In each part of this bi-weekly blog we will expose 2 ancient biblical places in Israel, most not commonly known. Nearby non-biblical places worthwhile knowing will be included from time to time as well.
We hope that getting to know these ancient places will enhance deeper acquaintance with the stories of the Land of the Bible.
This week we continue focusing on the North-East corner of Israel:
On a clear day, the snowcapped peaks of Mount Hermon can be seen for miles. Its sheer beauty has inspired the worship of both the godly and the pagan, with more than 20 ancient temples located in the area.
The highest peak in Israel—at almost 7,300 feet—the Hermon serves as the country’s only ski resort and is surrounded by Druze villages that offer authentic black coffee and picturesque views.
In the Scriptures Mount Hermon is mentioned as the Holy Land’s North-Eastern border (e.g. Deuteronomy 3,8; Chronicles 5, 23) and as a metaphor of majesty, blessing, and beauty (Psalm 89:12; 133:3; Song of Solomon 4:8).
At the base of Mount Hermon is the ancient city of Banias which was known as Caesarea Philippi during the Roman time. This is most likely the “high mountain” on which Jesus experienced His Transfiguration (Matthew 16:13; 17:1).
Hours: 8:00 a.m. to 4:00 p.m.
Location: Follow Route 98 to its northern end
Perched on the foothills of Mount Hermon, the ruins of the castle called Nimrod’s Fortress rise 2,600 feet above sea level and tower over the Huleh Basin from a beautiful vantage point. The fortress is strategically located above the ancient city of Banias (Caesarea Philippi) and the ancient road from Tyre to Damascus.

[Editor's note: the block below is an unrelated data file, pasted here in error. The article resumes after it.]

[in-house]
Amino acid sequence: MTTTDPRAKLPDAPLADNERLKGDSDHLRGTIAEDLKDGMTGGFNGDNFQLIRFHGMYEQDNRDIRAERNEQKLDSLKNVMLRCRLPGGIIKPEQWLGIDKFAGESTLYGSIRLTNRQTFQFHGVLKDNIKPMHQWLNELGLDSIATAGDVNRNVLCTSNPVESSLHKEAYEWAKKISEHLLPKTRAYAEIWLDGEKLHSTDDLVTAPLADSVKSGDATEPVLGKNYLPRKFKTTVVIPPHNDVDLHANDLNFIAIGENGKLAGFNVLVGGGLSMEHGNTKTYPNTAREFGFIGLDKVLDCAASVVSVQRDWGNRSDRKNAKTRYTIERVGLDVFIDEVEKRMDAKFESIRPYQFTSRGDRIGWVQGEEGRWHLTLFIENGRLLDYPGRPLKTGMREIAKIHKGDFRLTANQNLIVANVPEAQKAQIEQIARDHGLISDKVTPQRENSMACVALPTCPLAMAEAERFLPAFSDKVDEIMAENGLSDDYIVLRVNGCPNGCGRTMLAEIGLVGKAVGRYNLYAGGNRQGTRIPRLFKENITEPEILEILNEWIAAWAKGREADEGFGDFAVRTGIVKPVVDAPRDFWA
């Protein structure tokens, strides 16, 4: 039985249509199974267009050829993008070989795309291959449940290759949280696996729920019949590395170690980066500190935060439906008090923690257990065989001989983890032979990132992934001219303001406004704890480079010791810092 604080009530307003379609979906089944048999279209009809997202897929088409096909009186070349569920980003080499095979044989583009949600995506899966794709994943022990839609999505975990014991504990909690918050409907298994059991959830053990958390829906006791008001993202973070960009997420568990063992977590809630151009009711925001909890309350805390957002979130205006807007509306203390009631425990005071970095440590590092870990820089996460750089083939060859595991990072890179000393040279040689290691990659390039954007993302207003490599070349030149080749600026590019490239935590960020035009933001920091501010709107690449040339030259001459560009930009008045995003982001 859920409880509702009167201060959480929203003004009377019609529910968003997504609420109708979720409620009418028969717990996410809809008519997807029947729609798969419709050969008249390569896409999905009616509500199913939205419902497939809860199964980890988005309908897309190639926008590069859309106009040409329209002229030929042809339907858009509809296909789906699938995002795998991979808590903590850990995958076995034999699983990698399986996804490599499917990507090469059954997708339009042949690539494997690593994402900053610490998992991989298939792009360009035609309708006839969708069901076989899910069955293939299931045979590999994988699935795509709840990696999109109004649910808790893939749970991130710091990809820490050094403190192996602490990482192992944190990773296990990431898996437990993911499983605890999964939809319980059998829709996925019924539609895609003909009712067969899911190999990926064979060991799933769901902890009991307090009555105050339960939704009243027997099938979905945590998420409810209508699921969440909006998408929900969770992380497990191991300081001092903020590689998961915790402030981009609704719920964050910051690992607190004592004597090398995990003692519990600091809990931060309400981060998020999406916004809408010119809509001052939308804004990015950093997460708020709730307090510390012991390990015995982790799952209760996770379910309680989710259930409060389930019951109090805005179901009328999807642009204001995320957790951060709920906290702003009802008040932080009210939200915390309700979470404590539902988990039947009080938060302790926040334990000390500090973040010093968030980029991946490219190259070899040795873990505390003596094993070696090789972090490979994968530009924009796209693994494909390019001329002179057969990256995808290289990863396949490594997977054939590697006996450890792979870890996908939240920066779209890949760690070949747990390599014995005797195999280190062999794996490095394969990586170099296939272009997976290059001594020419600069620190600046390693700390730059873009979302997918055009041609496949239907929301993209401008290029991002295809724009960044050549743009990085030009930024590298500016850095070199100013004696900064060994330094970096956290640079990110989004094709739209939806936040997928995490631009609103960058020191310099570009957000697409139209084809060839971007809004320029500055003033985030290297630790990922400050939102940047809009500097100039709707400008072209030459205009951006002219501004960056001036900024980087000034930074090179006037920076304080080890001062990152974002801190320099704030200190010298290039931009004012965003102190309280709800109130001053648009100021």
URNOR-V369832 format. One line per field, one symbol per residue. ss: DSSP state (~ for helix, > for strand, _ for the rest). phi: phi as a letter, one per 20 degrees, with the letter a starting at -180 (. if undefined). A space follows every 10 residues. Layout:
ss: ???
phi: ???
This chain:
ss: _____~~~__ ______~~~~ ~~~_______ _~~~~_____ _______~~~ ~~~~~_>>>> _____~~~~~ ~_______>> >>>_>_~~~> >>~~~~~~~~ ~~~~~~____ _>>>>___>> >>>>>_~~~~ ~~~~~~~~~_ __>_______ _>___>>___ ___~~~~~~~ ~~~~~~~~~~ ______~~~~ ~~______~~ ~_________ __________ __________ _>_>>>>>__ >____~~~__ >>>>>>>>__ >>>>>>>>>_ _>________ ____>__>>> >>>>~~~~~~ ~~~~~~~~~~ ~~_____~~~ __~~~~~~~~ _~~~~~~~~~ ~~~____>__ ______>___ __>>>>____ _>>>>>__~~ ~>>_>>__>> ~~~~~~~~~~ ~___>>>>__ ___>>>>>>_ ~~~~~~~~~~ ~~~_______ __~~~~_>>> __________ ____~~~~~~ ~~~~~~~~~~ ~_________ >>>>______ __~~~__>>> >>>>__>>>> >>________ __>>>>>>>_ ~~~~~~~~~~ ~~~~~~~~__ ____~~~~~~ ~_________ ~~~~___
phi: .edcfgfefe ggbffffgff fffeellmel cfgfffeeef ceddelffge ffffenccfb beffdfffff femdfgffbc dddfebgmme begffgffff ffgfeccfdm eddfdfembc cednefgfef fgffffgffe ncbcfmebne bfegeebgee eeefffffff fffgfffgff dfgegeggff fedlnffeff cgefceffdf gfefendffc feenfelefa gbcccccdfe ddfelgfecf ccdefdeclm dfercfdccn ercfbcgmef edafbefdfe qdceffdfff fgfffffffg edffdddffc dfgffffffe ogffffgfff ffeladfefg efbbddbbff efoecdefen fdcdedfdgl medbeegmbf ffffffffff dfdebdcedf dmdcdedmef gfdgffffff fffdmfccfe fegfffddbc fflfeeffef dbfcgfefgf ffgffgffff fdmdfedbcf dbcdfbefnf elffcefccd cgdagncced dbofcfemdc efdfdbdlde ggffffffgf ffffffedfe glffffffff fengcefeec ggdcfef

For many years it was thought that the fortress was built by the Crusaders in the 12th century or by the Ayyubids on the 13th century. Recent research dates the fortress to the Hellenistic period, i.e., before 30 AD, in which case Jesus had passed below it on His way from Caesarea Philippi to the “high mountain” on which He experienced His Transfiguration (Matthew 16:13; 17:1)
It is not clear how this fortress received the name of the rebel Nimrod from Genesis 10:8-9 (whose name in Hebrew means “to rebel”).
The fortress is very impressive and even Mark Twain who usually didn’t like what he found in his journey to the Holy Land in 1867 got excited about it: “… we reached the foot of a tall, isolated mountain, which is crowned by the crumbling castle of Banias (today Nimrod), the stateliest ruin of that kind on earth, no doubt...”
Location: Route 989 between Mount Hermon and Kiryat Shmona
Hours: 8:00 a.m. to 5:00 p.m. (summer); 8:00 a.m. to 4:00 p.m. (winter)